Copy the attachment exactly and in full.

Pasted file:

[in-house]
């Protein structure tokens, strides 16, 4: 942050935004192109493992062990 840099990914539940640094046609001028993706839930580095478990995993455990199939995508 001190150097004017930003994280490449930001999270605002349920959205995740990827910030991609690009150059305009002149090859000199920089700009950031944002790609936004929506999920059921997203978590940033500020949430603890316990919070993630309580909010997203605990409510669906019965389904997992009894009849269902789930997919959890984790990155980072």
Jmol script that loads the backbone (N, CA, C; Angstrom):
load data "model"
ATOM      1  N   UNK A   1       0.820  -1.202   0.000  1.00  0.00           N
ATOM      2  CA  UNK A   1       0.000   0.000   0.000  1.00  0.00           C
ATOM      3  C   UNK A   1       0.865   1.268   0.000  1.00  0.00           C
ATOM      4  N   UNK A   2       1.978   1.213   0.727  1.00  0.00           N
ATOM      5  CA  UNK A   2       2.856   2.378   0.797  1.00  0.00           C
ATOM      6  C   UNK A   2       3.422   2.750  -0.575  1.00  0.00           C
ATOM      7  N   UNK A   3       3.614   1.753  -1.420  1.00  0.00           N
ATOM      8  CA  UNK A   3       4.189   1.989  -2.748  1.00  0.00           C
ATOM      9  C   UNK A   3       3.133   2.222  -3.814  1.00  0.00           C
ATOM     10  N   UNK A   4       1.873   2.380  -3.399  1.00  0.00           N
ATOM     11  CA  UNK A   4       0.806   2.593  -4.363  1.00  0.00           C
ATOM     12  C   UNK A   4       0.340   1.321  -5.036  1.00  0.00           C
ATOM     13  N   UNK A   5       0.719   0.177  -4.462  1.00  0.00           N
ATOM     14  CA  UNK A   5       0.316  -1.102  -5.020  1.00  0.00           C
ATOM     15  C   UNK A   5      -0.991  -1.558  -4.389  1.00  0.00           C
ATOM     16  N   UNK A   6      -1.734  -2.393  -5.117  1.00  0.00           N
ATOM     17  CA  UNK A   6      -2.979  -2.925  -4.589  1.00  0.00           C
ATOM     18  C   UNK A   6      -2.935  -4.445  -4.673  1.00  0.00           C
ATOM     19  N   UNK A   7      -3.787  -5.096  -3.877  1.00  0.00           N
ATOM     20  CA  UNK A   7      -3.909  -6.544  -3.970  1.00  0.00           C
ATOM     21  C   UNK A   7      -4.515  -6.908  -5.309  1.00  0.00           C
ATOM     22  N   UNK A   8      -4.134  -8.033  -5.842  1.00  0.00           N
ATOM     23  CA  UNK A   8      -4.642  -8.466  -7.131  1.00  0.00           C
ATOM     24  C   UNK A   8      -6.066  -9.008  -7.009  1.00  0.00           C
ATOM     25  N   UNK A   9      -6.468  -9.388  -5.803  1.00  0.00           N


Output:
[in-house]
């Protein structure tokens, strides 16, 4: 942050935004192109493992062990 840099990914539940640094046609001028993706839930580095478990995993455990199939995508 001190150097004017930003994280490449930001999270605002349920959205995740990827910030991609690009150059305009002149090859000199920089700009950031944002790609936004929506999920059921997203978590940033500020949430603890316990919070993630309580909010997203605990409510669906019965389904997992009894009849269902789930997919959890984790990155980072």
Jmol script that loads the backbone (N, CA, C; Angstrom):
load data "model"
ATOM      1  N   UNK A   1       0.820  -1.202   0.000  1.00  0.00           N
ATOM      2  CA  UNK A   1       0.000   0.000   0.000  1.00  0.00           C
ATOM      3  C   UNK A   1       0.865   1.268   0.000  1.00  0.00           C
ATOM      4  N   UNK A   2       1.978   1.213   0.727  1.00  0.00           N
ATOM      5  CA  UNK A   2       2.856   2.378   0.797  1.00  0.00           C
ATOM      6  C   UNK A   2       3.422   2.750  -0.575  1.00  0.00           C
ATOM      7  N   UNK A   3       3.614   1.753  -1.420  1.00  0.00           N
ATOM      8  CA  UNK A   3       4.189   1.989  -2.748  1.00  0.00           C
ATOM      9  C   UNK A   3       3.133   2.222  -3.814  1.00  0.00           C
ATOM     10  N   UNK A   4       1.873   2.380  -3.399  1.00  0.00           N
ATOM     11  CA  UNK A   4       0.806   2.593  -4.363  1.00  0.00           C
ATOM     12  C   UNK A   4       0.340   1.321  -5.036  1.00  0.00           C
ATOM     13  N   UNK A   5       0.719   0.177  -4.462  1.00  0.00           N
ATOM     14  CA  UNK A   5       0.316  -1.102  -5.020  1.00  0.00           C
ATOM     15  C   UNK A   5      -0.991  -1.558  -4.389  1.00  0.00           C
ATOM     16  N   UNK A   6      -1.734  -2.393  -5.117  1.00  0.00           N
ATOM     17  CA  UNK A   6      -2.979  -2.925  -4.589  1.00  0.00           C
ATOM     18  C   UNK A   6      -2.935  -4.445  -4.673  1.00  0.00           C
ATOM     19  N   UNK A   7      -3.787  -5.096  -3.877  1.00  0.00           N
ATOM     20  CA  UNK A   7      -3.909  -6.544  -3.970  1.00  0.00           C
ATOM     21  C   UNK A   7      -4.515  -6.908  -5.309  1.00  0.00           C
ATOM     22  N   UNK A   8      -4.134  -8.033  -5.842  1.00  0.00           N
ATOM     23  CA  UNK A   8      -4.642  -8.466  -7.131  1.00  0.00           C
ATOM     24  C   UNK A   8      -6.066  -9.008  -7.009  1.00  0.00           C
ATOM     25  N   UNK A   9      -6.468  -9.388  -5.803  1.00  0.00           N